Monetary rewards for employees may backfire
We remind you often in FiercePracticeManagement to praise your employees and even occasionally show your thanks with small gift cards or other monetary rewards. But as a recent post from Forbes points out, linking recognition and money can backfire. As recruiting expert Meghan M. Biro, founder of TalentCulture Consulting Group, explained, such rewards "tell the employee that he or she is worth 'n' dollars to the organization for some level of effort."
Rather than relying on short-term rewards to motivate employees or doling out constant praise for average work, Biro recommended that organizations become more focused on providing sincere, specific feedback in the moment they catch employees doing exemplary work. Furthermore, so that these communications maintain their integrity, make sure your level of praise matches the level of effort the employee has showed. In other words, there's no need to gush to staff about meeting minimum expectations, such as arriving to work on time.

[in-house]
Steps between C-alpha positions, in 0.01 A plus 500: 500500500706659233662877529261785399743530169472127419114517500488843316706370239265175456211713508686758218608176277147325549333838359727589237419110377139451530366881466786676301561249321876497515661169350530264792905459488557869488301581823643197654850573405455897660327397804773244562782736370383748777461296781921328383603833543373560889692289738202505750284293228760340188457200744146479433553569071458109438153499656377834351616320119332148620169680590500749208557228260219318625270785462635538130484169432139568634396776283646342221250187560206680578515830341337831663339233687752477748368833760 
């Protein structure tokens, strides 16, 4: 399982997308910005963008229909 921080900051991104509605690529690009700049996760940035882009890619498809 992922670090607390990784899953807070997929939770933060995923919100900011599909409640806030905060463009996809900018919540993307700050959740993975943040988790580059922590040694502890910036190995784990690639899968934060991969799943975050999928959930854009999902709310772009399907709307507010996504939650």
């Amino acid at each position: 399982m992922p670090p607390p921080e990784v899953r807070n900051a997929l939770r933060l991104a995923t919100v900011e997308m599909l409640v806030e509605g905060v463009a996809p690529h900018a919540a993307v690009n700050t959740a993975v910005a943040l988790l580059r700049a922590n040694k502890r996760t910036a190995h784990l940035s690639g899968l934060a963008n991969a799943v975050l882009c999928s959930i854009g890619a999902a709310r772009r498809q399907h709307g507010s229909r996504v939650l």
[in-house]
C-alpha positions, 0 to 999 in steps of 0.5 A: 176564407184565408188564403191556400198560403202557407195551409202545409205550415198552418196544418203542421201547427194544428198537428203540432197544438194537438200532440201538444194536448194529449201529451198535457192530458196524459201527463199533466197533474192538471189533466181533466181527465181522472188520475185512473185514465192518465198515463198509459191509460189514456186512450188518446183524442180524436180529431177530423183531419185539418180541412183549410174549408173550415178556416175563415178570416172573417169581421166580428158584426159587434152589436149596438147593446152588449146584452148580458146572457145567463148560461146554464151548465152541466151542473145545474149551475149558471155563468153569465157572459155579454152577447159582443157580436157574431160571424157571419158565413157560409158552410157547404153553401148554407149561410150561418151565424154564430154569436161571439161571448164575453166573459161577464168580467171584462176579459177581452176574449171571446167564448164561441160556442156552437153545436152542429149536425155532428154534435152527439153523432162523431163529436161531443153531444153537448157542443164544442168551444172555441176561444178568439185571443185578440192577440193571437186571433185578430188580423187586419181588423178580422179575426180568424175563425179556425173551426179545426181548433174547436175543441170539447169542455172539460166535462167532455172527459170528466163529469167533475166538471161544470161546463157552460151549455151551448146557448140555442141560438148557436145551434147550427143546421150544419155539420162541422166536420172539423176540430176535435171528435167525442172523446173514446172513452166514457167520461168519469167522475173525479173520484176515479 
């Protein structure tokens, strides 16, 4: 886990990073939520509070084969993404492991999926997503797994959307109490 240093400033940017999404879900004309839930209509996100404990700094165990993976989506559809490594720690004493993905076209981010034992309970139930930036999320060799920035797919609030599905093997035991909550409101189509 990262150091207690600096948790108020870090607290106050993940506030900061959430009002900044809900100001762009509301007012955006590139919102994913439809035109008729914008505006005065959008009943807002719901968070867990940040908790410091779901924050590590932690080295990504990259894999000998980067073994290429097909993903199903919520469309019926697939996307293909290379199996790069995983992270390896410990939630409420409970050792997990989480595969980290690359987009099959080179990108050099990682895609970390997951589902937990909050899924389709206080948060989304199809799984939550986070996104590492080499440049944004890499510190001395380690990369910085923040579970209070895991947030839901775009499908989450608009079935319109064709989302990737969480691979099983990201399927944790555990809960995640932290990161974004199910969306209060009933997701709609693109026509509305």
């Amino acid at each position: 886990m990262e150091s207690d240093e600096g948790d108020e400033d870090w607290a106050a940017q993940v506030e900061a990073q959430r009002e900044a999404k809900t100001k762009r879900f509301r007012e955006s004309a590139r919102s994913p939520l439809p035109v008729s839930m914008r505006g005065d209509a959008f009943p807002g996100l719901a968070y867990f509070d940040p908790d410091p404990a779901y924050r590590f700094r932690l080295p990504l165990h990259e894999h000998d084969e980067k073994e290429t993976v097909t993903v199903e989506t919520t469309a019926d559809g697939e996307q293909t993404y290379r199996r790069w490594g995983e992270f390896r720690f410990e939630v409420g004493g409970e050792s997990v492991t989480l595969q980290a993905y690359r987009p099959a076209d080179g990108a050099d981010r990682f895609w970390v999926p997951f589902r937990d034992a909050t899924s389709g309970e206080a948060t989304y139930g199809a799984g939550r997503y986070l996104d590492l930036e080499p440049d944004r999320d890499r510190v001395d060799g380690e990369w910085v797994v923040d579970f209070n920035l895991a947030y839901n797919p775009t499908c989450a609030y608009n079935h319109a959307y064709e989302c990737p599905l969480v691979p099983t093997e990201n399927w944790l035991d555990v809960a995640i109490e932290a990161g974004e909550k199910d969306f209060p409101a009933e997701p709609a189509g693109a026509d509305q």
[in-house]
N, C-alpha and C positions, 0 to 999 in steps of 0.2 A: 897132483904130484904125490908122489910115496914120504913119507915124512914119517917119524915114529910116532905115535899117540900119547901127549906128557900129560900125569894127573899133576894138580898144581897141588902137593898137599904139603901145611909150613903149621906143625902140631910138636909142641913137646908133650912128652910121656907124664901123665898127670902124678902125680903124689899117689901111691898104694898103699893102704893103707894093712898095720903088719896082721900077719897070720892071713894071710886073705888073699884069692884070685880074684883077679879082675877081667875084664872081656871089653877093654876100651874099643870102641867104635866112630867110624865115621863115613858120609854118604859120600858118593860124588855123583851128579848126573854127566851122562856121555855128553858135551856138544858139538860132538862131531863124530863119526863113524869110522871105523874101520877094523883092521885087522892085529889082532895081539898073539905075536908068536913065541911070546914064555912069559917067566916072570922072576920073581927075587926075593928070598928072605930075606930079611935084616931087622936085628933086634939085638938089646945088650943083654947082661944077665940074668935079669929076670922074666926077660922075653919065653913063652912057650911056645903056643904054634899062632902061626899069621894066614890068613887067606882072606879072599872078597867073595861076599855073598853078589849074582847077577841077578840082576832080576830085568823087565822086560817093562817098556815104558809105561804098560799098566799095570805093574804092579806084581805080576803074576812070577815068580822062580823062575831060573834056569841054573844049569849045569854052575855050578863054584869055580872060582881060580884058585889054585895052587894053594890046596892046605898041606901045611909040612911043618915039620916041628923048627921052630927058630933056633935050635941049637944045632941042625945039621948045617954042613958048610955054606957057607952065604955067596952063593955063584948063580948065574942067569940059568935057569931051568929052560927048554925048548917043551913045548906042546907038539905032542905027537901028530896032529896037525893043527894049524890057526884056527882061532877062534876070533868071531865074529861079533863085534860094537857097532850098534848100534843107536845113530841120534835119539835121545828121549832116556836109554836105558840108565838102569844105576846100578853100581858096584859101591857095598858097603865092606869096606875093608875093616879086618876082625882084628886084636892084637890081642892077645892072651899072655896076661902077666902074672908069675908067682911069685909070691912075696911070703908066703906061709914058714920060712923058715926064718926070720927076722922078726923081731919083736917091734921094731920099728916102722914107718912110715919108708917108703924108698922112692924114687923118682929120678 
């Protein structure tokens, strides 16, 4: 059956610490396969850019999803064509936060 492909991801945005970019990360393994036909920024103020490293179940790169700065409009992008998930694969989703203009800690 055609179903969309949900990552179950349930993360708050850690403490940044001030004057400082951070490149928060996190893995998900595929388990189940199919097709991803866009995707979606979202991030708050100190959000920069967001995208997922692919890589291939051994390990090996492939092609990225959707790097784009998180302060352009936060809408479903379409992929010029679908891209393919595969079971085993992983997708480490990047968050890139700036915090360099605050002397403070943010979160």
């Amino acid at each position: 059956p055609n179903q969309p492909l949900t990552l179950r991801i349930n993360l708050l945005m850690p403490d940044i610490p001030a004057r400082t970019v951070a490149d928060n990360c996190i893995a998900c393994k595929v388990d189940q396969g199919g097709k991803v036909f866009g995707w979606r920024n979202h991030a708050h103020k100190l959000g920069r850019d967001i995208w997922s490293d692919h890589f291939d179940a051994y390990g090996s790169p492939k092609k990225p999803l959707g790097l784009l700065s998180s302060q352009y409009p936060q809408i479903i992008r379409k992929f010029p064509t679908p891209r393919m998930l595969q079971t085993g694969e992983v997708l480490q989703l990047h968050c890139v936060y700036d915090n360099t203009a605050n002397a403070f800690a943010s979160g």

A recent post from Harvard Business Review also discussed the idea of providing meaningful communication to employees. Drawing from Aristotle's three elements of communication--ethos, pathos, and logos--consultant Scott Edinger reminded managers that they need to be credible, make and emotional connection with employees and explain the logic behind their conclusions.
As Biro pointed out, managers can fulfill these criteria by giving recognition in context of larger business goals. For example, an employee who finds a solution to catch revenue leaks tied to one of your processes needs to know that your appreciate his or her dedication to the practice's success.
8 in 10 healthcare companies made bad hires in 2012
Practice managers start to see modest raises
Telecommuting can benefit practices and staff
2 tricks to supercharge employee engagement
Boost recruitment and retention with non-cash perks